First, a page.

What I thought would be interesting as a different perspective or story was to get some coverage from the Native Voice. I thought, let’s look at stories that First Nations people thought were important. Issues that mattered to them. It was a bit of a later paper, we’re looking at the 1890s here and this one we’re looking at the 1940s and 50s, but just the stories are quite different. They’re written and edited, often, by First Nations people and it’s relevant to their lives, like B.C. province giving the vote to Native Canadians in the 1950s. I don’t think a lot of people realize that First Nations didn’t have the vote, that they were treated like children under the Indian Act.”
SOUVENIR AND LEGACY CASE
“On one side there’s souvenir, and on the other side you have legacy. We’re trying to get people to look at these belongings from two different perspectives, with the labels. That’s why they’re kind of turned so you can see them with interest from both sides.
On one side, we tell the souvenir story and look a little bit at why did people collect Native art in the early 20th century and their interest in model totem poles and basketry collections. Then on the other side we look at it from the perspective of Indigenous people and they were living in a time when the Indian Act was really restrictive on what types of cultural traditions that people could practice. When you had a carver like Tommy Moses, who was Squamish, he’s adopted a northern carving style but at the same time he’s able to practice a traditional art form, there may be stories embedded in his carvings, he’s still preserving culture even though it might not have looked like what it looked like in the past century. It’s really a story of survival and persistence as well. Same with the basketry. Some forms of weaving were not allowed at residential school, like wool weaving was not really allowed because it was really linked to ceremonial life. But basketry was allowed and I’ve worked before with elders who, when they were at residential school, were allowed to teach basketry in the bathroom. Because that’s where the water source was and you need water when you’re working with a root. When you talk to people about basketry, a lot of the ways you work with the basketry materials, it’s family-owned knowledge. They were actually able to preserve specialized knowledge from their family while making what the missionaries viewed as handicrafts.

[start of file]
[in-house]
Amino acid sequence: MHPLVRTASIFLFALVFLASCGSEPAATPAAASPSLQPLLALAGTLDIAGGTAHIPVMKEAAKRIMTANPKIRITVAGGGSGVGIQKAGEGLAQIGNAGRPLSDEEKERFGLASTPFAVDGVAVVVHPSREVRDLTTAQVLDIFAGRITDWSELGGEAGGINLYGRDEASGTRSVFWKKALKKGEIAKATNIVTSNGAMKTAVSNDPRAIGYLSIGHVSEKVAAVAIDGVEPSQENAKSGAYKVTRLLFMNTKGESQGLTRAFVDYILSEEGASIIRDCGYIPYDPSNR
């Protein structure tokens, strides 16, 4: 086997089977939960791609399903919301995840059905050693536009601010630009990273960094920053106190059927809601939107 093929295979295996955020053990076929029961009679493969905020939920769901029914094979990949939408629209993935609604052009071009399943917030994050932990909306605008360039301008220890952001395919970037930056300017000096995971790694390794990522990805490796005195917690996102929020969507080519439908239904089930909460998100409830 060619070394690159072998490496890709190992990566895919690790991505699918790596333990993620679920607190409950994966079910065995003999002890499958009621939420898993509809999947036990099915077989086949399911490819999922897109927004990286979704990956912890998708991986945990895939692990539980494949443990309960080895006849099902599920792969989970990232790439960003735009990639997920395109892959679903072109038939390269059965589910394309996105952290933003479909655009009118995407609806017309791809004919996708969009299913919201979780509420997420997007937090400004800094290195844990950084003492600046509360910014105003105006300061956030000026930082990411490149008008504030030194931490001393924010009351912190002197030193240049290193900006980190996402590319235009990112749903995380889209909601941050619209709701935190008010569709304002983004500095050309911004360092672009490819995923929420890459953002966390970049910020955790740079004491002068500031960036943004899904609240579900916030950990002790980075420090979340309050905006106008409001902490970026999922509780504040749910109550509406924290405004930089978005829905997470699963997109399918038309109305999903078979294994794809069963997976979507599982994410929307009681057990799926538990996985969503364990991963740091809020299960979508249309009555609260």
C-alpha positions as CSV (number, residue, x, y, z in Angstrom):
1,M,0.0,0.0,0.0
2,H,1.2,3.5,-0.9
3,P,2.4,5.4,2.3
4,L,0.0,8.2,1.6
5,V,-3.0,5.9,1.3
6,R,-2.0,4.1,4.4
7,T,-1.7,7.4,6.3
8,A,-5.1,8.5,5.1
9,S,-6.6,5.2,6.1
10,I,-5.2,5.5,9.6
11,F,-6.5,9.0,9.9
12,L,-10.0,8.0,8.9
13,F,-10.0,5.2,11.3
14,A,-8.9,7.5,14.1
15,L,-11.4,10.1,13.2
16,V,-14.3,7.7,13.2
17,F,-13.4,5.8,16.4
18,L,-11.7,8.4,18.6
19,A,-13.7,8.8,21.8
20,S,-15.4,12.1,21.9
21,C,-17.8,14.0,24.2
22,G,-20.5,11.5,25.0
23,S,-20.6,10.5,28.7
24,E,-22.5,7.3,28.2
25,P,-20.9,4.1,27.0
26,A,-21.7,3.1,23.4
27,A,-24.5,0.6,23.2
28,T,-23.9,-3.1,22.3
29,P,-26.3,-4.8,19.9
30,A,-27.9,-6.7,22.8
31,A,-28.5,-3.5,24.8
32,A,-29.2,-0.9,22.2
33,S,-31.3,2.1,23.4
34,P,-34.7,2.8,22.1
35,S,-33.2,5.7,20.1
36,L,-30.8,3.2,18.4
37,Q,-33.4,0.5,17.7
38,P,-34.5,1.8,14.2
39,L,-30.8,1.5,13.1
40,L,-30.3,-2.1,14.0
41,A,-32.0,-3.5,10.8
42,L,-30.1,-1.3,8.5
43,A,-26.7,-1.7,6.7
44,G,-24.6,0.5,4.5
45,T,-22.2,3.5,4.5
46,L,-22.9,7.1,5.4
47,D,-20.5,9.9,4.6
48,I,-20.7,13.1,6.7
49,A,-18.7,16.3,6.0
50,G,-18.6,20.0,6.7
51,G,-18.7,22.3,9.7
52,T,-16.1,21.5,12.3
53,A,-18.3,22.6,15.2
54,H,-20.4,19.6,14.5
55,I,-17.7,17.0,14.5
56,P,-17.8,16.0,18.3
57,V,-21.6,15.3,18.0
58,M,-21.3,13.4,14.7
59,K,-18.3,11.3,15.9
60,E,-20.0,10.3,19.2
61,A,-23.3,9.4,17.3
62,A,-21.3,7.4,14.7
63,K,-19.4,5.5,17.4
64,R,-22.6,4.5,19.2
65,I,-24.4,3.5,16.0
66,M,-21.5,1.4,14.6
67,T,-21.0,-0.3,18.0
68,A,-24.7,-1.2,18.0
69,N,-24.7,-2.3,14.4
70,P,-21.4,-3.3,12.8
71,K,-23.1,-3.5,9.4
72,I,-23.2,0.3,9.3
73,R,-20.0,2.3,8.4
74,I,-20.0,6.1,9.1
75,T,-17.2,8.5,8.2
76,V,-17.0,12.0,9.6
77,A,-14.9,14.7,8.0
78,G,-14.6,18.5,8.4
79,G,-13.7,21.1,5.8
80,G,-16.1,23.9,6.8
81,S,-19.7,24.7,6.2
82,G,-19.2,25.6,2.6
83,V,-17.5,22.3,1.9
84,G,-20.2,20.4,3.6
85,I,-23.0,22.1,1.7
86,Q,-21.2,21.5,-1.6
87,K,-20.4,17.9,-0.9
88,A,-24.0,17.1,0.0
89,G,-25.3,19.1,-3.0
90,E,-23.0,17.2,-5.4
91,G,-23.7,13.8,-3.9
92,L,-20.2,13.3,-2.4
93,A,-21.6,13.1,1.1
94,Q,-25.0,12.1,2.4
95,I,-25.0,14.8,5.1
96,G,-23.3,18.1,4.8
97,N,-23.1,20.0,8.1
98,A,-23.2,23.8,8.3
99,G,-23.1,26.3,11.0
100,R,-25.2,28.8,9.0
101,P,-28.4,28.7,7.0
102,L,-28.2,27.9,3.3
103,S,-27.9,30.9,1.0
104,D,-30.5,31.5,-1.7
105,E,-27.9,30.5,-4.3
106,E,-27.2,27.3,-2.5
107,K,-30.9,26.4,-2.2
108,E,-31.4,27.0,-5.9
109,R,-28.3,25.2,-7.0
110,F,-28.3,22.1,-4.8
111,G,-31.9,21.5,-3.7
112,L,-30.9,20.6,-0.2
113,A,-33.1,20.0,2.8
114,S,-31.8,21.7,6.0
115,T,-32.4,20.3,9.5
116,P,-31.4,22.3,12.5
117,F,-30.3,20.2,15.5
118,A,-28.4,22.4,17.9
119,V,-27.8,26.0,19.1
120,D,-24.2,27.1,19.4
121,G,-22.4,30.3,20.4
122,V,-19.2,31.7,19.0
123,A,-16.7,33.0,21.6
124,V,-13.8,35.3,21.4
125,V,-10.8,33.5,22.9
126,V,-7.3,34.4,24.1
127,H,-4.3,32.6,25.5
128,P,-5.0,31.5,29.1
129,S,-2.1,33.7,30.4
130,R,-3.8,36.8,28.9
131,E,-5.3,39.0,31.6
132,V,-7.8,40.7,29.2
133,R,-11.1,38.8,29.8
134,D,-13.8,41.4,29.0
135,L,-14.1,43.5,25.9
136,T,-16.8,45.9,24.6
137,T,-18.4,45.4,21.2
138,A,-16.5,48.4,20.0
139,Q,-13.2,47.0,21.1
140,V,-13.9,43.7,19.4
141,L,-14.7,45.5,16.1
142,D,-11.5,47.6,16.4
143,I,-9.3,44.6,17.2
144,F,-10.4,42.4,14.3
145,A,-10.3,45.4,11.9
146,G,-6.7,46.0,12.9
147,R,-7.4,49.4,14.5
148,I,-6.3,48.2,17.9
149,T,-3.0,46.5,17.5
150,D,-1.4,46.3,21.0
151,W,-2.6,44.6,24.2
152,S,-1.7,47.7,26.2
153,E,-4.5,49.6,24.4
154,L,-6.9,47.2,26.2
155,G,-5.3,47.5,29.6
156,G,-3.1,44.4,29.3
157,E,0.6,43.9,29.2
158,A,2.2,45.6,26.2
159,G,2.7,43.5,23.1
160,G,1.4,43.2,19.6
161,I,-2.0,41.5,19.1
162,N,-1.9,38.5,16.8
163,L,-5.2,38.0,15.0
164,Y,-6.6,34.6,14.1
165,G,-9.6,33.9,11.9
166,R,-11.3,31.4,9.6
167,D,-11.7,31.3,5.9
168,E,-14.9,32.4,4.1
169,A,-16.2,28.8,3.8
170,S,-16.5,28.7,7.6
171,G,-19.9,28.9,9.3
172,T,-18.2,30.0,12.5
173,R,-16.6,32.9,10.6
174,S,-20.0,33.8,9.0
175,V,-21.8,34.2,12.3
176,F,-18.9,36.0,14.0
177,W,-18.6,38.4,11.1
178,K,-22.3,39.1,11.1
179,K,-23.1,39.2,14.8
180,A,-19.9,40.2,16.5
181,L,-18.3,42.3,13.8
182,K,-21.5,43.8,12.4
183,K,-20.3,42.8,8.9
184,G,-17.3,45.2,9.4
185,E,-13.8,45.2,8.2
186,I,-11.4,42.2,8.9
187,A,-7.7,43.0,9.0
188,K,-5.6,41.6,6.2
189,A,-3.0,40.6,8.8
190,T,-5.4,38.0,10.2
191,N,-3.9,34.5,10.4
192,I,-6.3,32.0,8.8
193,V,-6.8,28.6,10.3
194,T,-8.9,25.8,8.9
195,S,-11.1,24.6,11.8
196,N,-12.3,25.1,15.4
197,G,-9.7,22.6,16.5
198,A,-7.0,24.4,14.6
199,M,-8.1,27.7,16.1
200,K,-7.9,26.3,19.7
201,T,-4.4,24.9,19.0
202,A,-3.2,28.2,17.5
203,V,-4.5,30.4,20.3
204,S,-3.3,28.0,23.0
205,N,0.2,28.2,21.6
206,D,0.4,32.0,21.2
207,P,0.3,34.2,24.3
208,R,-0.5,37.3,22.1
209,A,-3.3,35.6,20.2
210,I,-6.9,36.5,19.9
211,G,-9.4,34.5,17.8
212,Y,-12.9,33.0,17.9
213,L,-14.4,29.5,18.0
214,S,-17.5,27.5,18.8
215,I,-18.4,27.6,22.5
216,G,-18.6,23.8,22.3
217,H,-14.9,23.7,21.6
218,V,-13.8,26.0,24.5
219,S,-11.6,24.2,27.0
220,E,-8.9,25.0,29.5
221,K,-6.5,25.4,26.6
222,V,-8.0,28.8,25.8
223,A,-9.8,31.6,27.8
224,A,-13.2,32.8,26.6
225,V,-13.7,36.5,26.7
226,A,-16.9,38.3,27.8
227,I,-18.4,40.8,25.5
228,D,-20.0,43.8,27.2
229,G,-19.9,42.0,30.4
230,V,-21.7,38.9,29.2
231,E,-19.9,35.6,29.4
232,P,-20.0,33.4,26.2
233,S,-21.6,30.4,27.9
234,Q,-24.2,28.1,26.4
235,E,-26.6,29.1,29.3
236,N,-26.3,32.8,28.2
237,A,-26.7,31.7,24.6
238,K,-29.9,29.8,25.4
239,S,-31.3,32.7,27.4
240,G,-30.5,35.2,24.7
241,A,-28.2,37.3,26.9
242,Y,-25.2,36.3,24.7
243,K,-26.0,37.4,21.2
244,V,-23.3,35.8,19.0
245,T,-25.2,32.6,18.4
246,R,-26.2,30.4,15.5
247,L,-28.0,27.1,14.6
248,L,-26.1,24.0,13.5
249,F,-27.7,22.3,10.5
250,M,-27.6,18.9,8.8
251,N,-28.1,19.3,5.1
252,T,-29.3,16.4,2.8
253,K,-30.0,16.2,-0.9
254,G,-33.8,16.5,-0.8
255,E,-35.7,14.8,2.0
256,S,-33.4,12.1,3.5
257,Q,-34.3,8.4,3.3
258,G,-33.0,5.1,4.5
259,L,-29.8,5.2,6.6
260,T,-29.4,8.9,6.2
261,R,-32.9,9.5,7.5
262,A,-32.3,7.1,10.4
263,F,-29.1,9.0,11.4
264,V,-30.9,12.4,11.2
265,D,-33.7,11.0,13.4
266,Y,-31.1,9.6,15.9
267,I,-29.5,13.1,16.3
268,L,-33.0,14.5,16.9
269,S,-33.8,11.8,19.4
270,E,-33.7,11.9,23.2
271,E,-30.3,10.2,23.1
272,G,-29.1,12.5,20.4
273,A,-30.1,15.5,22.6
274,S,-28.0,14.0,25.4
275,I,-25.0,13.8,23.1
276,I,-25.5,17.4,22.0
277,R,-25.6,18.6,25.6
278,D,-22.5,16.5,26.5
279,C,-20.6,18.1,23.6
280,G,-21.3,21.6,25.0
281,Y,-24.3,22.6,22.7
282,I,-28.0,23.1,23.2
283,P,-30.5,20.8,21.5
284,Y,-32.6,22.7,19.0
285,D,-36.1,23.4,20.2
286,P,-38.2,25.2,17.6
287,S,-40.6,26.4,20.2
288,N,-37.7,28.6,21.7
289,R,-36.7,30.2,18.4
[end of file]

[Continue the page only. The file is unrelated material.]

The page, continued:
There’s these three wooden pieces, and they’re all made by the same boy from St. George’s Indian Residential School which was up in the valley near Yale, and they all show Coyote on it. In the Interior, Coyote is a transformation figure. They’ve transformed him into a prayer leader. There’s a story on the back of this plaque. He’s been turned into a prayer leader but he’s ascended up into heaven, he’s still got a lot of his supernatural qualities. So even though they’re in a very restrictive environment, they’re creating belongings and objects that still carry traditional elements. So what are they allowed to do in the context of the law, of residential school, and how did people carry this tradition forward? It’s a complex message.”